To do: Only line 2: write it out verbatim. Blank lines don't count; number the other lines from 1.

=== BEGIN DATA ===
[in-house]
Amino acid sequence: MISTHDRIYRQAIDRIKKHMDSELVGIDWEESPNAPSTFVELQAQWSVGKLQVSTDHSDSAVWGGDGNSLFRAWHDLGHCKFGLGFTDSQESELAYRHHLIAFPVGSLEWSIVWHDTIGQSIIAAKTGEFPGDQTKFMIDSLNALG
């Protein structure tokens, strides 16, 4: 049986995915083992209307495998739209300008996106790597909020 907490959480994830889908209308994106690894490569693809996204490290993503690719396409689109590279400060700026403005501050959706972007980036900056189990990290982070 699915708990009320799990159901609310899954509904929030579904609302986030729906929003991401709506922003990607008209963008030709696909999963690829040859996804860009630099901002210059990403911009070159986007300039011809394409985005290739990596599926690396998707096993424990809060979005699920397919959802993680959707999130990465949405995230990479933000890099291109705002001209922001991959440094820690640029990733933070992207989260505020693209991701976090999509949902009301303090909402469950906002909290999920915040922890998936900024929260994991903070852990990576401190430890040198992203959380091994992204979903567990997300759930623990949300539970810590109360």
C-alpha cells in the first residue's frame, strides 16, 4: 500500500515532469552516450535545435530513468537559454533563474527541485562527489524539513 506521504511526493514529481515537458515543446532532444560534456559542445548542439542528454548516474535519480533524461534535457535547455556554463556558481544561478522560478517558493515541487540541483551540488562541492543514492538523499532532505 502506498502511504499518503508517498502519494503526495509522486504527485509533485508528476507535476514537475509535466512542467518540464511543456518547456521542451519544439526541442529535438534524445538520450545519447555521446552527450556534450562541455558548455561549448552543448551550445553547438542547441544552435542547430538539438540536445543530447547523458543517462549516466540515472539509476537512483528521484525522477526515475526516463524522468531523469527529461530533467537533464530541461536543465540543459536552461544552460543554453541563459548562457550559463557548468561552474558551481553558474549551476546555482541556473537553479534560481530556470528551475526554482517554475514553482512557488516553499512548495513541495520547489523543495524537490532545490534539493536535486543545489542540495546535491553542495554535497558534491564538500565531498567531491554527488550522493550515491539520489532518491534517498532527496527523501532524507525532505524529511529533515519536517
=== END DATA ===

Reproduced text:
Amino acid sequence: MISTHDRIYRQAIDRIKKHMDSELVGIDWEESPNAPSTFVELQAQWSVGKLQVSTDHSDSAVWGGDGNSLFRAWHDLGHCKFGLGFTDSQESELAYRHHLIAFPVGSLEWSIVWHDTIGQSIIAAKTGEFPGDQTKFMIDSLNALG